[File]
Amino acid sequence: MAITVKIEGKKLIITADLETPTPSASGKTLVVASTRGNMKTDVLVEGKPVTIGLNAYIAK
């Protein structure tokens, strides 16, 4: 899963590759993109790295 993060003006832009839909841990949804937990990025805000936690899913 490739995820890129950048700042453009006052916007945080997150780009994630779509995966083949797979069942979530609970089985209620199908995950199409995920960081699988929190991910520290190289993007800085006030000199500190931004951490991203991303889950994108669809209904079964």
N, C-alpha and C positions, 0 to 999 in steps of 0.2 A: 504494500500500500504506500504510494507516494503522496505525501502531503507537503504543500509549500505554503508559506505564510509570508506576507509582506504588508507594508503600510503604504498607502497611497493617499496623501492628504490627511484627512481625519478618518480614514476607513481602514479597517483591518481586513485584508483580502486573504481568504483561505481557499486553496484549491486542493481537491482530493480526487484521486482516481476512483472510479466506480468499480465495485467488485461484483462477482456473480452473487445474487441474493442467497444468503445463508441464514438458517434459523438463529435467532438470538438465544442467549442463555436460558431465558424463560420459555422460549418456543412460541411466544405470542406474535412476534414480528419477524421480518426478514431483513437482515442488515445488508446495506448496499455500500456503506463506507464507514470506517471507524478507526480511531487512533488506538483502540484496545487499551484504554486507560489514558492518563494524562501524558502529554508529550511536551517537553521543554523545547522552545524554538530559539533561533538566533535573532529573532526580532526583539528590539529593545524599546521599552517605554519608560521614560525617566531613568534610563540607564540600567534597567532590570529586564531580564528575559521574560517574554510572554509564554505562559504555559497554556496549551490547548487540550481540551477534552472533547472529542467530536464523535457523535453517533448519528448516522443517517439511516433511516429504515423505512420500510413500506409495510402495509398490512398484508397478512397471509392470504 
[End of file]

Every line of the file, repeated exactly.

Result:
Amino acid sequence: MAITVKIEGKKLIITADLETPTPSASGKTLVVASTRGNMKTDVLVEGKPVTIGLNAYIAK
């Protein structure tokens, strides 16, 4: 899963590759993109790295 993060003006832009839909841990949804937990990025805000936690899913 490739995820890129950048700042453009006052916007945080997150780009994630779509995966083949797979069942979530609970089985209620199908995950199409995920960081699988929190991910520290190289993007800085006030000199500190931004951490991203991303889950994108669809209904079964």
N, C-alpha and C positions, 0 to 999 in steps of 0.2 A: 504494500500500500504506500504510494507516494503522496505525501502531503507537503504543500509549500505554503508559506505564510509570508506576507509582506504588508507594508503600510503604504498607502497611497493617499496623501492628504490627511484627512481625519478618518480614514476607513481602514479597517483591518481586513485584508483580502486573504481568504483561505481557499486553496484549491486542493481537491482530493480526487484521486482516481476512483472510479466506480468499480465495485467488485461484483462477482456473480452473487445474487441474493442467497444468503445463508441464514438458517434459523438463529435467532438470538438465544442467549442463555436460558431465558424463560420459555422460549418456543412460541411466544405470542406474535412476534414480528419477524421480518426478514431483513437482515442488515445488508446495506448496499455500500456503506463506507464507514470506517471507524478507526480511531487512533488506538483502540484496545487499551484504554486507560489514558492518563494524562501524558502529554508529550511536551517537553521543554523545547522552545524554538530559539533561533538566533535573532529573532526580532526583539528590539529593545524599546521599552517605554519608560521614560525617566531613568534610563540607564540600567534597567532590570529586564531580564528575559521574560517574554510572554509564554505562559504555559497554556496549551490547548487540550481540551477534552472533547472529542467530536464523535457523535453517533448519528448516522443517517439511516433511516429504515423505512420500510413500506409495510402495509398490512398484508397478512397471509392470504 